With the recent disappearance of the pair of neon signs that once hung over the defunct Jade Mountain restaurant on Second Avenue, one of the great typologies of old neon – Chinese restaurant signs – is poised for complete extinction, at least within the five boroughs.
Last of its kind: the old CHOW MEIN sign at Jade Mountain dated to 1960. It was made by the Laster Neon Engineering Co. (T. Rinaldi)
For whatever reason, proprietors of Chinese restaurants have had an especially intense love affair with electric signs going back even before the advent of neon. A writer in 1922 commented on two chop suey restaurants on 42nd Street whose extravagant signs stirred impassioned cries for anti-sign ordinances. Joseph Mitchell wrote of a “galaxy of neon signs” in Chinatown in 1940.
Old Postcards show Chinatown alight in neon. (T. Rinaldi)
By the 1920s, electric signs peddling CHOP SUEY and CHOW MEIN became fixtures of the urban landscape in New York and other American cities. (These dishes each have interesting cultural histories of their own.) Edward Hopper immortalized this phenomenon in his 1929 painting Chop Suey. Historians often write of the “neon sign” in this painting; in fact Hopper depicts a sign lit by exposed incandescent bulbs. At the time Hopper painted this, incandescent bulb signs were rapidly disappearing to make way for new neon signs. An exposed bulb sign in 1929 would have represented something tired and obsolete, on the brink of extinction – perfectly in step with Hopper’s visual iconography.
Edward Hopper, Chop Suey, 1929. (Collection of Barney A. Ebsworth)
American sign painters developed distinctive letterforms for Chop Suey joints and other Chinese-themed enterprises, using Roman characters styled after different iterations of East Asian calligraphy. This practice began in the days of simple hand-painted signs, and was adapted for electric signs by the 1920s. In the following decade, neon proved particularly well suited for such stylized alphabets. These letterforms also turned up in applications such as title sequence graphics and lobby cards for various Asian-themed films, from Charlie Chan serials to the 1947 film Singapore starring Ava Gardner and Fred MacMurray. (For the real low-down on this subject, see this superb essay by Paul Shaw.)
Sign design suggestions, from a booklet published c. 1923 by the Reynolds Electric Co. (Signs of the Times)
Sign painter extraordinaire Alf Becker created these alphabets styled after East Asian calligraphy. “American Orient” (left) ran in the October, 1934 issue of Signs of the Times, and appeared in Becker’s One Hundred Alphabets, published in 1941. “Oriental” ran in the July, 1953 issue of Signs of the Times. (Signs of the Times)
The special affinity for neon signs among proprietors of Chinese restaurants yielded some of New York’s most distinctive storefronts of the mid-century decades. Sadly, virtually none of these survive today. Like other businesses, many Chinese restaurants turned away from neon signs after the 1960s, replacing them with back-lit acrylic panel signs and vinyl awnings. Neon window signs remain common among these businesses, but the flamboyant and distinctive outdoor signs that were such a signature feature of these establishments before the 1960s have nearly all vanished. Old CHOW MEIN and CHOP SUEY signs of the kind depicted by Hopper were mostly long-gone by the time 8-tracks came out.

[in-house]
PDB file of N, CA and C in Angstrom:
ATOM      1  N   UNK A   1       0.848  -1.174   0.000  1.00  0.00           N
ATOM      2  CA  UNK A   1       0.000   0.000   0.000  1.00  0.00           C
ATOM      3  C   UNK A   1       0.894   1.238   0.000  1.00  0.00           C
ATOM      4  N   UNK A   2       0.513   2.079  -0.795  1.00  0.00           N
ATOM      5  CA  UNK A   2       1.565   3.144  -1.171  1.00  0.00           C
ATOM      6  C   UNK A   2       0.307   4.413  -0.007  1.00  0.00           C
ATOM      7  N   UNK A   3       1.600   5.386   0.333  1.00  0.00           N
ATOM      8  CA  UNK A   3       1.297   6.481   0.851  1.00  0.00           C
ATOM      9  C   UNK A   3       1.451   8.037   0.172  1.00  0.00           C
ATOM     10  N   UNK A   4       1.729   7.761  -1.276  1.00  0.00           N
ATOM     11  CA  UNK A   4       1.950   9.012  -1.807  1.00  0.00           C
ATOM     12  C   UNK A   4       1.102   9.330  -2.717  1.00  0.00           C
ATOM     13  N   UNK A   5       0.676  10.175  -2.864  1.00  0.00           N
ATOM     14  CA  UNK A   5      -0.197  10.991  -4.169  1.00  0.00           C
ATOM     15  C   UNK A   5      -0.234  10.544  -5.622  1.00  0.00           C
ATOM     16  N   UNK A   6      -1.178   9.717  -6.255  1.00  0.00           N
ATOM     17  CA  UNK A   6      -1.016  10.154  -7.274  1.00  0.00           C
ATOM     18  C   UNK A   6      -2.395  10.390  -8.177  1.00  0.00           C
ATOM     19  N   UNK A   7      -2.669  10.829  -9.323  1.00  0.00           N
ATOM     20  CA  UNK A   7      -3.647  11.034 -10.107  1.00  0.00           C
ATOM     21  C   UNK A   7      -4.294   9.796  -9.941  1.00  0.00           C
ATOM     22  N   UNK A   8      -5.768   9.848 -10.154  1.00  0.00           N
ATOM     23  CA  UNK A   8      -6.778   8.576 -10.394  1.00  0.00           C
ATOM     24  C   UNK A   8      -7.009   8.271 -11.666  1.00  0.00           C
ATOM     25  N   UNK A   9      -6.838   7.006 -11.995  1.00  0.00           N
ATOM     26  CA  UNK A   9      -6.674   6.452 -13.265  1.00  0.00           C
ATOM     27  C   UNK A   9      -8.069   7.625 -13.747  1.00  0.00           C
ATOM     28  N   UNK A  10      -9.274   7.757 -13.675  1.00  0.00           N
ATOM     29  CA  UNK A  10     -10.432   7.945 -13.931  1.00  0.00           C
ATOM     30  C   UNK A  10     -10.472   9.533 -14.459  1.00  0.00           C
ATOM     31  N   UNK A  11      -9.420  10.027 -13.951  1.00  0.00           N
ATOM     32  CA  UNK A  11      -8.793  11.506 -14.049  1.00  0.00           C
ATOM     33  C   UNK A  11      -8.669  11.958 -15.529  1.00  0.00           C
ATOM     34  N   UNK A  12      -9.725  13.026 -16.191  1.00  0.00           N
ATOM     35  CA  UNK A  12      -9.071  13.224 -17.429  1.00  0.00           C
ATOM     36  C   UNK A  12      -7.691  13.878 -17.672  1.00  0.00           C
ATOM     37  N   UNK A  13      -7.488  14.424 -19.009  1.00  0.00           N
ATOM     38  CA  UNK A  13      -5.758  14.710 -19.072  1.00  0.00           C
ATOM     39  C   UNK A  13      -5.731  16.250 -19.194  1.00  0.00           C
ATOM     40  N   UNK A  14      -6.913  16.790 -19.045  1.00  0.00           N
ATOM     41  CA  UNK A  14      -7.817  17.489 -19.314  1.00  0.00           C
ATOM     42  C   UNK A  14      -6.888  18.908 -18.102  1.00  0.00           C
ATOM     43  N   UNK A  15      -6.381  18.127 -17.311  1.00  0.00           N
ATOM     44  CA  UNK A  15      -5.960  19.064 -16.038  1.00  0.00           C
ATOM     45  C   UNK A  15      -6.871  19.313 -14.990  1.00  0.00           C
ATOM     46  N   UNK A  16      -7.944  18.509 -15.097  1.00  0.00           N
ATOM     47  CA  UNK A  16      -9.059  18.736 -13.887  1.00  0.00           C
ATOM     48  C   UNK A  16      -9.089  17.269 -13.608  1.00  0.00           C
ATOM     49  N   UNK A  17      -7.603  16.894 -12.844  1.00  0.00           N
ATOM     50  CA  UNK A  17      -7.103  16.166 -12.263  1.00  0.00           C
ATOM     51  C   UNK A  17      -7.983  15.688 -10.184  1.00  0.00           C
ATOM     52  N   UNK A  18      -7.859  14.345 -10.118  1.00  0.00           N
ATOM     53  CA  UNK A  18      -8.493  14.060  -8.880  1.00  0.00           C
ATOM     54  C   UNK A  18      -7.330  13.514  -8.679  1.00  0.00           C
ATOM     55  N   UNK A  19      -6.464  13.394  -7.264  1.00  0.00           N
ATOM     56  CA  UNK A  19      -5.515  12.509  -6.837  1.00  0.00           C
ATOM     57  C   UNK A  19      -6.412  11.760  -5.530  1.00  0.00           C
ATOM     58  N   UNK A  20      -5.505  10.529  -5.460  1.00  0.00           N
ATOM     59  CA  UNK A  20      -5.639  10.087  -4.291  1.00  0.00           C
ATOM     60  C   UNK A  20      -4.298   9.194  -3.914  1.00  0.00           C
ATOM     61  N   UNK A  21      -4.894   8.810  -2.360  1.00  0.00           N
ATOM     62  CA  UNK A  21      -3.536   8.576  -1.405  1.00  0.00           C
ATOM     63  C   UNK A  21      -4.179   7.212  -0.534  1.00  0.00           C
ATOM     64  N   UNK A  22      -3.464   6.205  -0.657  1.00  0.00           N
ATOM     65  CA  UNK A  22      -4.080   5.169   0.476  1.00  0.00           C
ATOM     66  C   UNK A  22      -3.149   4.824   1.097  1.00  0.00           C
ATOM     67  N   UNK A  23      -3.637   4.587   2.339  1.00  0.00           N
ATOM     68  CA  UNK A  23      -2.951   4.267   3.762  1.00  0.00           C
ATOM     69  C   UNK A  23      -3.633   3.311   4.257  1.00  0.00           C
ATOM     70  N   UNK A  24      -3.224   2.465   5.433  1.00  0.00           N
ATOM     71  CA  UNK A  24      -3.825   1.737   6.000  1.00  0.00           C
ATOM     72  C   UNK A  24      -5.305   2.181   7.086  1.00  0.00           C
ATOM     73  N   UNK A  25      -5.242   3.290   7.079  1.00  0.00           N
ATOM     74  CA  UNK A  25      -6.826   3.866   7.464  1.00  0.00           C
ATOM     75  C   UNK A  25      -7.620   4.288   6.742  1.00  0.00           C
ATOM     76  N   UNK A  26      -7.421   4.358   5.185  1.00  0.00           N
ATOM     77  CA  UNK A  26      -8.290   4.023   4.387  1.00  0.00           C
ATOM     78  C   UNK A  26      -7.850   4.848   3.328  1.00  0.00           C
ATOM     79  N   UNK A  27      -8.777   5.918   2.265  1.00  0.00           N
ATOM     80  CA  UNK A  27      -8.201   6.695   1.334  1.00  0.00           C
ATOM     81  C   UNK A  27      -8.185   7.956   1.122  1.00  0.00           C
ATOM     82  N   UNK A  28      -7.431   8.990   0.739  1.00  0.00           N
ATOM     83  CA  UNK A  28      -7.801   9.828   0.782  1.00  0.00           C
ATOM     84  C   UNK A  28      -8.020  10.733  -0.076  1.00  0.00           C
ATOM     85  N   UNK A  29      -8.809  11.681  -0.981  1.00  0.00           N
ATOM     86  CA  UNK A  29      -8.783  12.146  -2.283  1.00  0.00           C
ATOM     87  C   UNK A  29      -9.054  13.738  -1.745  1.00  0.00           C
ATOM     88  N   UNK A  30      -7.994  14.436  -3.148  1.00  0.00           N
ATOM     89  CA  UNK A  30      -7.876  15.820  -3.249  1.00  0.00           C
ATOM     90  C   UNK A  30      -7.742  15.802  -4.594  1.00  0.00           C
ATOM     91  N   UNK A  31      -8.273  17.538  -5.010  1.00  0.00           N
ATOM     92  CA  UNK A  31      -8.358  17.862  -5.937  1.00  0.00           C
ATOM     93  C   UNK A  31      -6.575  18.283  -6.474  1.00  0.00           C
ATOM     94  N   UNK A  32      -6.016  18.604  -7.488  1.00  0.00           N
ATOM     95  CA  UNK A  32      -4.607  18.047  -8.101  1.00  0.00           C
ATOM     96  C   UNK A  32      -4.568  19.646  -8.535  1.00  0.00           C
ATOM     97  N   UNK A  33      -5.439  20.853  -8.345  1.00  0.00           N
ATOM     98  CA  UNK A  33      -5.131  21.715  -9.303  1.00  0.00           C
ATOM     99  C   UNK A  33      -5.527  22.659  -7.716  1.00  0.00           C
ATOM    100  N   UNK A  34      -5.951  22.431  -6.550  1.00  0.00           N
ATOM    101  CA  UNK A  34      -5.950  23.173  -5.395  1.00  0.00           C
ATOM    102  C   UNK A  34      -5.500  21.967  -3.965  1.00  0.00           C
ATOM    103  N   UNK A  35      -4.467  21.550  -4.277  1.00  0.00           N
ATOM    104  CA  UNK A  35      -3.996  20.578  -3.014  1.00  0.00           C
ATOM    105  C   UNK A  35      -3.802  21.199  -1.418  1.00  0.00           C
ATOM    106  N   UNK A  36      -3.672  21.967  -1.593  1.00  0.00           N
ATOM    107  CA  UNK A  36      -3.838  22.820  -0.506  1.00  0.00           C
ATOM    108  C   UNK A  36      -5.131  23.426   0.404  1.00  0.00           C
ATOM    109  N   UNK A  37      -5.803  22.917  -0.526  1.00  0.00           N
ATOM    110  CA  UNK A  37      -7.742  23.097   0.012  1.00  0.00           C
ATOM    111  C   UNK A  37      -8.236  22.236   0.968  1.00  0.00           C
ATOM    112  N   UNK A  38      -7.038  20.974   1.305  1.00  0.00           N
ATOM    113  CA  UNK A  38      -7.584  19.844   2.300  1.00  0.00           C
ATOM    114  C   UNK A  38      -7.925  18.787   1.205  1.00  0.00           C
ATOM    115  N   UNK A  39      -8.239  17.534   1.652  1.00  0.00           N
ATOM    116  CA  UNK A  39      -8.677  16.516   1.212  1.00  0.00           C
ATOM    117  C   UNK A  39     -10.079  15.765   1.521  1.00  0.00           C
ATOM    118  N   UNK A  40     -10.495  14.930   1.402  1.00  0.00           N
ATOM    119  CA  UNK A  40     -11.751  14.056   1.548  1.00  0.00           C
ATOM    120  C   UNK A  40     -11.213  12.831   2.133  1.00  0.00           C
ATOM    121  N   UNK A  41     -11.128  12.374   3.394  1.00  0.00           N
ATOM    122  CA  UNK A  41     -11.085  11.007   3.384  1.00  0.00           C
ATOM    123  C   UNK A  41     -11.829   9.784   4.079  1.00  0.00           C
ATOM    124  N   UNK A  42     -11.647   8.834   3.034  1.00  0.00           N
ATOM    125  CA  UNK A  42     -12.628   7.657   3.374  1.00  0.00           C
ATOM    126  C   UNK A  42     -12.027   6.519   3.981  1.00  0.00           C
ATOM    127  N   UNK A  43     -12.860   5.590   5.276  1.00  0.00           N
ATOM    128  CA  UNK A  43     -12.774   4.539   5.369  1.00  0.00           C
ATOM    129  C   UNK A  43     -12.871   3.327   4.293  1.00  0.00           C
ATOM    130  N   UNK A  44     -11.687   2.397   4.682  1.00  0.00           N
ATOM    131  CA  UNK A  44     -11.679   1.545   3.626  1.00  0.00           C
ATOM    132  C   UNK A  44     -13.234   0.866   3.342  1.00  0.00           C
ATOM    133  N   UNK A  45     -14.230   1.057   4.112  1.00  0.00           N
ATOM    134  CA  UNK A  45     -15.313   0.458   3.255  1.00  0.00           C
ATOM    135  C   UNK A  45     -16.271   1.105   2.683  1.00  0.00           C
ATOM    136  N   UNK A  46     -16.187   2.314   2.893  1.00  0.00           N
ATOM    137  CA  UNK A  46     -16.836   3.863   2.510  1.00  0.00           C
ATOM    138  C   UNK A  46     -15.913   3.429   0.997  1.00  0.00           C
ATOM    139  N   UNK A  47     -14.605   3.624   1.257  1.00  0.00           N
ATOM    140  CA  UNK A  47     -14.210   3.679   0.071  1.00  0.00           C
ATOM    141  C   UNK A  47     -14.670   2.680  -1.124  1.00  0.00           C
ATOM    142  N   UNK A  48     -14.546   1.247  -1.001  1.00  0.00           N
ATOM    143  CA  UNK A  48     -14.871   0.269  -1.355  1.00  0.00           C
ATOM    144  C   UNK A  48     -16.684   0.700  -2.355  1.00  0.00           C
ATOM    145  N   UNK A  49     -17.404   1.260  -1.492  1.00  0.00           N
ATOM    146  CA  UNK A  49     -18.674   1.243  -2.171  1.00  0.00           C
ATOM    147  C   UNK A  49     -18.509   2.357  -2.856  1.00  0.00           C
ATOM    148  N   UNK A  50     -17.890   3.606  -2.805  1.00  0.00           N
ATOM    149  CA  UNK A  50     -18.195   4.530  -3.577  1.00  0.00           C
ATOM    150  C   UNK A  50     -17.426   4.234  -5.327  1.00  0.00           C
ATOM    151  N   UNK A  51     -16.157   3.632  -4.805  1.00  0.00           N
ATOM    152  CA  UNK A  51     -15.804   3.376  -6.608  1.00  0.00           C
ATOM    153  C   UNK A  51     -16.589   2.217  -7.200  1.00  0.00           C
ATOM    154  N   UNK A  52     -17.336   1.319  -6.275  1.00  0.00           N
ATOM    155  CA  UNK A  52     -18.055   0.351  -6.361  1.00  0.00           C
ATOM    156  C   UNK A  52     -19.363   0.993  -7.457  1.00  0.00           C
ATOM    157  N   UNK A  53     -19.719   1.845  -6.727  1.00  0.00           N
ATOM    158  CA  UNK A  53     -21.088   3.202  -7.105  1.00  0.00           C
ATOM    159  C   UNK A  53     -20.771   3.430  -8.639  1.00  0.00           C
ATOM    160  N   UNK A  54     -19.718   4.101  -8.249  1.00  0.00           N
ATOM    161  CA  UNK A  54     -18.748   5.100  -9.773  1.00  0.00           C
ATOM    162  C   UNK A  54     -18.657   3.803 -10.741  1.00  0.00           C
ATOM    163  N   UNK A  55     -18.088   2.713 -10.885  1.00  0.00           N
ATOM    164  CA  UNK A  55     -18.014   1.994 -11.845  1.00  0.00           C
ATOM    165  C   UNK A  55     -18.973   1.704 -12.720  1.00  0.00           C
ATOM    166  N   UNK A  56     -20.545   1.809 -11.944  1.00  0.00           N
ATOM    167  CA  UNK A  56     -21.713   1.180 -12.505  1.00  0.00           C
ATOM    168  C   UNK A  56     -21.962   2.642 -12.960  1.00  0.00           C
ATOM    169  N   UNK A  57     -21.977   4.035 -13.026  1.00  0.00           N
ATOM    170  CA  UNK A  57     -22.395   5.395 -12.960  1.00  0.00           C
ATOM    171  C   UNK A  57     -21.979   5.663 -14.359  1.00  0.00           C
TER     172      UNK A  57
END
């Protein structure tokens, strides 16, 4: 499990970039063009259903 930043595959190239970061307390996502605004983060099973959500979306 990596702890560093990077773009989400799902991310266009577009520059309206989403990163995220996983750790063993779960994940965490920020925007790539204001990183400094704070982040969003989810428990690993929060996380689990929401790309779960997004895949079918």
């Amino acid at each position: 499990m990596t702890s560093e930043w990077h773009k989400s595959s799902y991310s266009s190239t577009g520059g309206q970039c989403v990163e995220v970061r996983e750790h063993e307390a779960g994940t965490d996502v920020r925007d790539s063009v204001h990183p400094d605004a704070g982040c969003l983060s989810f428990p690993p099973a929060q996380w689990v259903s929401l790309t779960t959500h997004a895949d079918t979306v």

The Port Arthur, formerly on Mott Street in Chinatown. (William Chu / jpgmag.com)
Until recently, an especially evocative relic sign remained in place on the façade of the old Harlem Renaissance Ballroom building, on Adam Clayton Powell Jr. Boulevard at 138th Street. The small, three-sided marquee dated to 1937. Abandoned along with the rest of the ballroom complex for 30 years or more, it seems to have finally succumbed during the building’s partial demolition in 2010.
An unknown sign company installed this painted sheet metal awning on the façade of Harlem’s Renaissance Ballroom in 1937. (T. Rinaldi)
Two other signs survive in Brooklyn. Like the Renaissance Ballroom marquee, both of these are relics, having long outlived the businesses they once advertised. One recalls a vanished chop suey joint that once did business on Nostrand Avenue in Crown Heights, Brooklyn. The other marks the spot of a defunct establishment called the Wu Han, on Pitkin Avenue in Brownsville.
Relic signs from long vanished Chinese establishments on Nostrand Avenue (left; Royal Neon Sign Co., c. 1953) and on Pitkin Avenue (right; Cornell Neon Sign Co., c. 1950) are probably the last of their kind in New York. (T. Rinaldi)
With the disappearance of the Jade Mountain sign, these are possibly the last examples of mid-century Chinese-themed neon that remain in-situ in New York today. Even in their forlorn state, both are museum quality treasures of commercial archeology. But time is not on their side. Hopefully a good home will find them before they go the way of untold hoards of signs like the one that caught Edward Hopper’s eye back in 1929, leaving only postcards from Chinatown to recall that they were ever here.
Sketch of Jade Mountain’s CHOW MEIN sign that accompanied the buildings department application for its installation in 1960. (NYC Dept. of Buildings)
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